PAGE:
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Do you have any idea what's in your shaving cream? Or perfume? Probably not; the stuff you have in your bathroom to make you look or smell a little bit better falls under the same category as, say, sausage. As long as it isn't harmful to us, we don't want to know.

But aren't you just a little bit curious? Besides, how gross can it be?

Let's put it this way: It's worse than the sausage.

Lanolin aka Grease from Animal Fur

You Might Have it in Your...

Shaving cream, lotions, skin creams, shampoo, make-up removers, a butt-load of lipsticks.

Lanolin: it sounds soft and comforting, like the kind of fluffy material you'd use to protect a grazed knee. But lanolin is, in reality, the kind of substance you'd normally like to keep several miles away from your mouth if possible.

Why? Think back to the last time you went a few days without washing your hair, and try to remember the greasy crap that built up. Or, go rub your hands in the hair of the nearest hobo. That sticky substance is sebum, which is made from the delightful recipe of wax and the remains of dead fat-producing cells.

Illustrated here.

Now, imagine a sheep in all its woolen finery going through a similar experience, except rather than having a few bath-free days, we're probably heading towards a bath-free year, and its oil-soaked coat hasn't been cut in that entire time. Finally, picture what it would look like if someone came and collected the greasy substance that had accumulated in the woolly locks, and put the resulting gunk into a jar.

Hint: It would look like this.

This is lanolin, the greasy stuff secreted by wool-bearing mammals to help shed water from their coats, squeezed from their harvested wool and bucketed for many uses, including shoe polish, barnacle repellents and rust-proof coatings.

Oh, and also you smear it on your face.

"But I'd Never Use Tha-"

Do you use shaving cream? Shampoo? Well then there's a good chance you've had this stuff on your face and around (or in) your mouth. And as for the ladies (and the more adventurous males out there) you've likely had much closer contact with lanolin than you'd care to think about. In fact, if you've ever used lipstick, lanolin is the stuff that makes it greasy and sticky.

Maybe she's born with it, maybe she's got sheep grease smeared over her lips.

There are over 100 lipsticks on the market that contain lanolin, including some sold by renowned brands Revlon and Estee Lauder. Neither of whom have, as far as we can remember, based their promotions on the sheepish contents of their lip-smacking miracle workers.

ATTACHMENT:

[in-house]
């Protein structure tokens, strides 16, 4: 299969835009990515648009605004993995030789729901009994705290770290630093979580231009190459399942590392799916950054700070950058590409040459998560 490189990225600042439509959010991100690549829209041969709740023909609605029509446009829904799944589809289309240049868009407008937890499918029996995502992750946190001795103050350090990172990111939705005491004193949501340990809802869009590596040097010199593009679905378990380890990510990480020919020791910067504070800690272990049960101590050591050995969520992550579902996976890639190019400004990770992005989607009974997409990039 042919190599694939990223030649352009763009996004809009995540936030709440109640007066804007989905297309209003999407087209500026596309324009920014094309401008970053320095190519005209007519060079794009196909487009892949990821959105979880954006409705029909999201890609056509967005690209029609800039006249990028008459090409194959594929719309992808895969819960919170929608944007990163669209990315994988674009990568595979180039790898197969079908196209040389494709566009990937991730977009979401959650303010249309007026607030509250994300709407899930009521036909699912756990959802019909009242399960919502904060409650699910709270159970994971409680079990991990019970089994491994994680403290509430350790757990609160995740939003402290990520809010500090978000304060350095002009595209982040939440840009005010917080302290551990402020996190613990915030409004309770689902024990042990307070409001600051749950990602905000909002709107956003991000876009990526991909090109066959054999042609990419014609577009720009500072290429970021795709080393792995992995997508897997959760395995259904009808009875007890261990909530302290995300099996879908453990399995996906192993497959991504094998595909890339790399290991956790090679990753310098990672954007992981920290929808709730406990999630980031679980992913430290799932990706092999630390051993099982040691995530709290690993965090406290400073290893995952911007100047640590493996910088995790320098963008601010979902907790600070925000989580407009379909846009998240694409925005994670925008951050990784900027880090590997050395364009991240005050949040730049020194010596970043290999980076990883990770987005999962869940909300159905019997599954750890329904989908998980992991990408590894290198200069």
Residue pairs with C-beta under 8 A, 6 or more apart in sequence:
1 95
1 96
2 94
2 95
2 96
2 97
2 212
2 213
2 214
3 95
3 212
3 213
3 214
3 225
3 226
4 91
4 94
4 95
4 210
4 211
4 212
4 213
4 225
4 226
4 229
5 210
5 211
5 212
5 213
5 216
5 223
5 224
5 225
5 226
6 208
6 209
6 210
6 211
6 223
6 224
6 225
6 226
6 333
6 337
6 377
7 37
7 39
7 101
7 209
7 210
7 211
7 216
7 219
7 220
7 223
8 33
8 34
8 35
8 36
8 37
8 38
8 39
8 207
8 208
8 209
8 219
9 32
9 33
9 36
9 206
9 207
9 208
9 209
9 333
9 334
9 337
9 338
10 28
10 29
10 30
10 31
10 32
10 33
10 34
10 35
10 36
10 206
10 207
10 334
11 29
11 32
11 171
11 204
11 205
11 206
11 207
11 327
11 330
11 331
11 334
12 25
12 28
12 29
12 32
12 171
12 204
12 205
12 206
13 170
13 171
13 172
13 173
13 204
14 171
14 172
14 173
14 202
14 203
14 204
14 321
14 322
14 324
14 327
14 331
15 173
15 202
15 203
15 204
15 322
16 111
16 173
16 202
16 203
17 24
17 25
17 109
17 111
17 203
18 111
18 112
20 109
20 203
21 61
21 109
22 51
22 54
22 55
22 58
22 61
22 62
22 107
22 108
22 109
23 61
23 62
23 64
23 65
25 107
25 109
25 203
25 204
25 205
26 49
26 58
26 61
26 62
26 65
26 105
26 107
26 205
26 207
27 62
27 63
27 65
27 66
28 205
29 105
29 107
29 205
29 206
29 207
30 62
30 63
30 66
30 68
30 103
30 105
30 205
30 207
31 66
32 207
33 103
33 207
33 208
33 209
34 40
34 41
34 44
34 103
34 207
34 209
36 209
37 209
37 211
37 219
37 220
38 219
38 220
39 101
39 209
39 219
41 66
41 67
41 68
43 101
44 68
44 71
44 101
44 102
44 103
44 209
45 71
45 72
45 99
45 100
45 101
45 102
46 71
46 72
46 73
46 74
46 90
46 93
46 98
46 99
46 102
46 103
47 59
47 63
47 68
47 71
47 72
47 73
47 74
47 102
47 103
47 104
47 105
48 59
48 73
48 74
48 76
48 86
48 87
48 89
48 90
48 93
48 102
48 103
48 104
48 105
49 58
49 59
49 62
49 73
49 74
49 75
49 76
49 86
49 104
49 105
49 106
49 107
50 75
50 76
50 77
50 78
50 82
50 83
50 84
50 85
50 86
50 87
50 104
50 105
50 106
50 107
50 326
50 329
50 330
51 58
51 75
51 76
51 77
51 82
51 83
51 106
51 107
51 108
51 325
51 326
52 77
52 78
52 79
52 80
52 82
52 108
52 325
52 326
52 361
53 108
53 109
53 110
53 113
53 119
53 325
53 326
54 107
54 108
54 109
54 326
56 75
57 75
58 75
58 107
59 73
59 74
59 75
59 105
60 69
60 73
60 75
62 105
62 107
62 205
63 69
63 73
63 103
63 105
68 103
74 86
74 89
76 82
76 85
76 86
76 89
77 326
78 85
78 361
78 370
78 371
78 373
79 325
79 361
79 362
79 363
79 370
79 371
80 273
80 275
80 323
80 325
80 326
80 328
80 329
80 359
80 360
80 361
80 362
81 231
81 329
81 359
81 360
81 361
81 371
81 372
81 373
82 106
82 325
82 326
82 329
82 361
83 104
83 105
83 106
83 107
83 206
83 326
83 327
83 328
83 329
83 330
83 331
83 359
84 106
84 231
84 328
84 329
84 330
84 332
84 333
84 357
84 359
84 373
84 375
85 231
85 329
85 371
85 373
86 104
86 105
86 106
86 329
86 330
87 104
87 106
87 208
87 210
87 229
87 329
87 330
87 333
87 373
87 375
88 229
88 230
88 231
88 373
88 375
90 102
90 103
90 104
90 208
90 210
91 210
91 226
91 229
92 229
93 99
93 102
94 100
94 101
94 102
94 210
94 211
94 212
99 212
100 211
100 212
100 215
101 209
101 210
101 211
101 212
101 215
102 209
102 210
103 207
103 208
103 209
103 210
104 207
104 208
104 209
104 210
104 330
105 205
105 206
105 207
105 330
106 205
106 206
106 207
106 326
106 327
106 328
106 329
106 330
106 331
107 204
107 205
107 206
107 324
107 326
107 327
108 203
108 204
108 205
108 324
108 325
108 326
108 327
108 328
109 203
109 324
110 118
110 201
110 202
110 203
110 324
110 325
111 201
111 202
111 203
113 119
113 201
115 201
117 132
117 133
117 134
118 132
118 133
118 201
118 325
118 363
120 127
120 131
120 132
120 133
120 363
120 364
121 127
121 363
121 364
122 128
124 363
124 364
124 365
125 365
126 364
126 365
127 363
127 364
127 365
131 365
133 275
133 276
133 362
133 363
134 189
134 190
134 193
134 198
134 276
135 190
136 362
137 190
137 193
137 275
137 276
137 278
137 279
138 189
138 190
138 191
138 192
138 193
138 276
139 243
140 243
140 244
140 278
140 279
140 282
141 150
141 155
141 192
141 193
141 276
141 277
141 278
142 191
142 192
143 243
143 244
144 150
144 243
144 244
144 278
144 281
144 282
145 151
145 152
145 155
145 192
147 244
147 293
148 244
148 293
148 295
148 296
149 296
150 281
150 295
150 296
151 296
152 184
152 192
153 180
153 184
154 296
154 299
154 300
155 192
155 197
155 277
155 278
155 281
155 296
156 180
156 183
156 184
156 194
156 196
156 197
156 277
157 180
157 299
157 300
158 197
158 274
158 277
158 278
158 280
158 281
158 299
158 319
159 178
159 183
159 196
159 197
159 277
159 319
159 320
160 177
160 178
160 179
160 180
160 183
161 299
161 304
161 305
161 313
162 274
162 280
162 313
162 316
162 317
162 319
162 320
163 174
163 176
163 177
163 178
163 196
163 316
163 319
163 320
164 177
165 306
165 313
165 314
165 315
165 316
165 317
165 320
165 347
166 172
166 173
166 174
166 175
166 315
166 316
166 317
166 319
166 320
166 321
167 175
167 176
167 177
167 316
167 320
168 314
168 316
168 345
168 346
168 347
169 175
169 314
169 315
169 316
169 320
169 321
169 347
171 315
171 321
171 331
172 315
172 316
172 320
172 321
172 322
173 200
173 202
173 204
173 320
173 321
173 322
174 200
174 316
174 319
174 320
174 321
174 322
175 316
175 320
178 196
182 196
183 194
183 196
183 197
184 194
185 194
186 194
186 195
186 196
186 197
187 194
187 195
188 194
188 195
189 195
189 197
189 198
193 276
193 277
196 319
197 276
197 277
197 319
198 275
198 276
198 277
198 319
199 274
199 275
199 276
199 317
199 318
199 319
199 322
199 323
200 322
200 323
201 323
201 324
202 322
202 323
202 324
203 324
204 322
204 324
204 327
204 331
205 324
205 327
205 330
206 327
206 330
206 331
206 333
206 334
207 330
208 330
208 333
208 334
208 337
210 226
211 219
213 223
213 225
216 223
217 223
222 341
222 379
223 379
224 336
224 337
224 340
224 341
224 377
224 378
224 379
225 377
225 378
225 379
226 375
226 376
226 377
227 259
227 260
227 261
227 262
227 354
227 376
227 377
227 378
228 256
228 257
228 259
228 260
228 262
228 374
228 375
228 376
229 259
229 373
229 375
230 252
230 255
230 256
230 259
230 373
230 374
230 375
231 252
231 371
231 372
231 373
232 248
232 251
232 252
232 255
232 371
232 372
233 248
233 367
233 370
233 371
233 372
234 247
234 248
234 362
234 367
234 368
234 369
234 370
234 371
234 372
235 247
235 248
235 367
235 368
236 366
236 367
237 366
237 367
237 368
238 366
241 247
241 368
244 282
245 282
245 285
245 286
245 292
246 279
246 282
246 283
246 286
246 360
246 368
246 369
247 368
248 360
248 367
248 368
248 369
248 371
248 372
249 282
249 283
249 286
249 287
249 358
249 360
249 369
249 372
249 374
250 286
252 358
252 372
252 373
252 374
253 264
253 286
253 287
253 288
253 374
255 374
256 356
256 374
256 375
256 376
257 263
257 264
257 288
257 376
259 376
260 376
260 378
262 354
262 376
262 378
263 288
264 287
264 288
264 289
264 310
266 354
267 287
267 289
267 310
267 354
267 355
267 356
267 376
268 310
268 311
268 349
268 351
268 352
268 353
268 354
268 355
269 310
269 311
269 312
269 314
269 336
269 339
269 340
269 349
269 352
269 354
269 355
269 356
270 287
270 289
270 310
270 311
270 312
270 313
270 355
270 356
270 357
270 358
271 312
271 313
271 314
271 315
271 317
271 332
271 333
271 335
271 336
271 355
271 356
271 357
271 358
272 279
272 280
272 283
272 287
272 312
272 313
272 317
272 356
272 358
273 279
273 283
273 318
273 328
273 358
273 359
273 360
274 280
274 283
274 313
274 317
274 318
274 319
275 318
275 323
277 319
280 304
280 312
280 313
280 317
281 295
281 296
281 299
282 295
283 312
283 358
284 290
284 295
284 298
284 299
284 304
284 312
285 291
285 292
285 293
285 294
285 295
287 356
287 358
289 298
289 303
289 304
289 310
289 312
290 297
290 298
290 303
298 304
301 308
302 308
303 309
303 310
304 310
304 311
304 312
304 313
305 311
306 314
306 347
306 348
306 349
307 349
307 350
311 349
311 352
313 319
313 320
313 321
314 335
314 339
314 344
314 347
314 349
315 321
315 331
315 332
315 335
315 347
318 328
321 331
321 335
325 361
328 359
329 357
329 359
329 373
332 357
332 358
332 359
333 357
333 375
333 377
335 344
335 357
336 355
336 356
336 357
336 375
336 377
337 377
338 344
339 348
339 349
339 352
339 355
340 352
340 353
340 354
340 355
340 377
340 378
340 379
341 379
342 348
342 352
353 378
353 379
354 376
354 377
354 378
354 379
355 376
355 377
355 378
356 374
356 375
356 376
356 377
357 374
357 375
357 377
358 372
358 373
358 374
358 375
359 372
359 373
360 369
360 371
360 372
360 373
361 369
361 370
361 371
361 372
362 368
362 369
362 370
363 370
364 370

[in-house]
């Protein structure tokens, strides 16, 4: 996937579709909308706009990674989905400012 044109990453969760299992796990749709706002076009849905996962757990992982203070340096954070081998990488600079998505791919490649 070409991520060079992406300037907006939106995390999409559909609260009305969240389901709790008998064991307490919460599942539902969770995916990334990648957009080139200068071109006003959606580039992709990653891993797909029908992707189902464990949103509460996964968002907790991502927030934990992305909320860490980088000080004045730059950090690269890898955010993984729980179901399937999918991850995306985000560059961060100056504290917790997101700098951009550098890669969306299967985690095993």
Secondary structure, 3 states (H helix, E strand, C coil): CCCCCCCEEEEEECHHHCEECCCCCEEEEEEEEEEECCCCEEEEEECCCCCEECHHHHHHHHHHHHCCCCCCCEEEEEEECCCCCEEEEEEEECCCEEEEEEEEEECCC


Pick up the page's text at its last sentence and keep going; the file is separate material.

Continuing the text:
Is it bad for you? We're not saying that. We're just saying it's gross.

Squalene aka Shark Liver Oil

You Might Have it in Your...

Moisturizers, sunscreen, eye make-up, lipstick and bath oils.

Right off the bat, squalene has the gross-sounding name of something slimy collected out of some creature's guts. Specifically, squalene is the gooey oil squeezed from the liver of a shark.

And while some people actually take squalene pills on purpose for its questionable healing properties, we're not talking about that.

The photo of a shark enhances the sharkiness of this product.

"But I'd Never Use Tha-"

If you're a girl and, like most of our readers, have been alive for more than two years, there's a good chance you've had shark liver juice on multiple parts of your body. There are some important benefits of squalene that hold a huge appeal to the cosmetics industry: It's easily absorbed into the skin without leaving a greasy residue; it combines well with other oils; and it is recognized as improving the appearance of skin. For this reason, it is the ideal ingredient for use in all sorts of products from lip balm to sunscreen. The most common use appears to be in facial moisturizer.

Sadly, this isn't how moisturizer is branded.

Many cosmetic companies have shied away from squalene derived from shark livers as it's not considered cool to hunt them anymore, and have instead turned to alternative sources such as olive oil or wheat germ oil (though industry giant Unilever just stopped using it a couple of years ago).

It kind of puts Jaws in a new light, when you realize the sunbathers on the beach were smearing the guts of the shark's buddies all over their skin.

Continue Reading Below

Ambergris aka Whale Vomit

You Might Have it in Your...

Fancy perfume.

Let's say you're a whale. And like every other whale in the ocean, you fancy eating some squid every now and again. Maybe it's date night or something. So you do, even though you know full well that the tasty squid has a sharp beak that's going to cut your insides up. But it's OK, because your belly produces something called ambergris, a waxy oil that protects your insides from sharp beaks and whatnot.

Now let's imagine that your ambergris has been building up for a while now, and it's time to get rid of it. Awesome. As a whale, you have two choices: poop it out, or throw it up.

It's coming out, either way.

Now here's the fun part: Somewhere a human is going to pick up your oily stomach excrement and shout for joy, because guess what? That shit is worth stupid amounts of money. We're talking prices as high as $20 per gram. Ambergris has even been compared to a fine wine, as its quality increases the longer it has spent aging.

"But I'd Never Use Tha-"

People throughout history have used it as food flavoring, an aphrodisiac and incense, but these days you have it lurking in your bottles of perfume.


While it has a natural odor of its own, ambergris also enhances other fragrances by helping their scents to last longer. It is the perfumer's dream ingredient, as long as they neglect to list it as "whale shit" on the back of their anti-stink bottles.